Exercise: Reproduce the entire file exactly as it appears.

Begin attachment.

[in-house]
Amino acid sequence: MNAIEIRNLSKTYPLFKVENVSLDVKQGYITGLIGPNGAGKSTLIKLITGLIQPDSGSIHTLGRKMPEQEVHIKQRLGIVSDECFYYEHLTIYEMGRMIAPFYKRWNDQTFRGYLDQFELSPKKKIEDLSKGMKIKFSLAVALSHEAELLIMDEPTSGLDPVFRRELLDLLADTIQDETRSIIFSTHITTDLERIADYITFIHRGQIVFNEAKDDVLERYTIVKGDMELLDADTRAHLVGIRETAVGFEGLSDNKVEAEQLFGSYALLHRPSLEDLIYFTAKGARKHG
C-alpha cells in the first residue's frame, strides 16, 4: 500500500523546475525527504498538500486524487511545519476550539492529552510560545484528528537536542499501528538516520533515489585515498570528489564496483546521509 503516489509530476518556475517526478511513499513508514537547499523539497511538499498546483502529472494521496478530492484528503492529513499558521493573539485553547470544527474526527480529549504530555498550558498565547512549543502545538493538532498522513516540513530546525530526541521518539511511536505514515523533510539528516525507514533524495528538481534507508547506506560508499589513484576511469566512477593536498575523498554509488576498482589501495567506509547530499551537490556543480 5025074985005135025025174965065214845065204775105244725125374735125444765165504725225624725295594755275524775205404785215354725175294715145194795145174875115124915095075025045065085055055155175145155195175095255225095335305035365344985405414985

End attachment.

[in-house]
Amino acid sequence: MNAIEIRNLSKTYPLFKVENVSLDVKQGYITGLIGPNGAGKSTLIKLITGLIQPDSGSIHTLGRKMPEQEVHIKQRLGIVSDECFYYEHLTIYEMGRMIAPFYKRWNDQTFRGYLDQFELSPKKKIEDLSKGMKIKFSLAVALSHEAELLIMDEPTSGLDPVFRRELLDLLADTIQDETRSIIFSTHITTDLERIADYITFIHRGQIVFNEAKDDVLERYTIVKGDMELLDADTRAHLVGIRETAVGFEGLSDNKVEAEQLFGSYALLHRPSLEDLIYFTAKGARKHG
C-alpha cells in the first residue's frame, strides 16, 4: 500500500523546475525527504498538500486524487511545519476550539492529552510560545484528528537536542499501528538516520533515489585515498570528489564496483546521509 503516489509530476518556475517526478511513499513508514537547499523539497511538499498546483502529472494521496478530492484528503492529513499558521493573539485553547470544527474526527480529549504530555498550558498565547512549543502545538493538532498522513516540513530546525530526541521518539511511536505514515523533510539528516525507514533524495528538481534507508547506506560508499589513484576511469566512477593536498575523498554509488576498482589501495567506509547530499551537490556543480 5025074985005135025025174965065214845065204775105244725125374735125444765165504725225624725295594755275524775205404785215354725175294715145194795145174875115124915095075025045065085055055155175145155195175095255225095335305035365344985405414985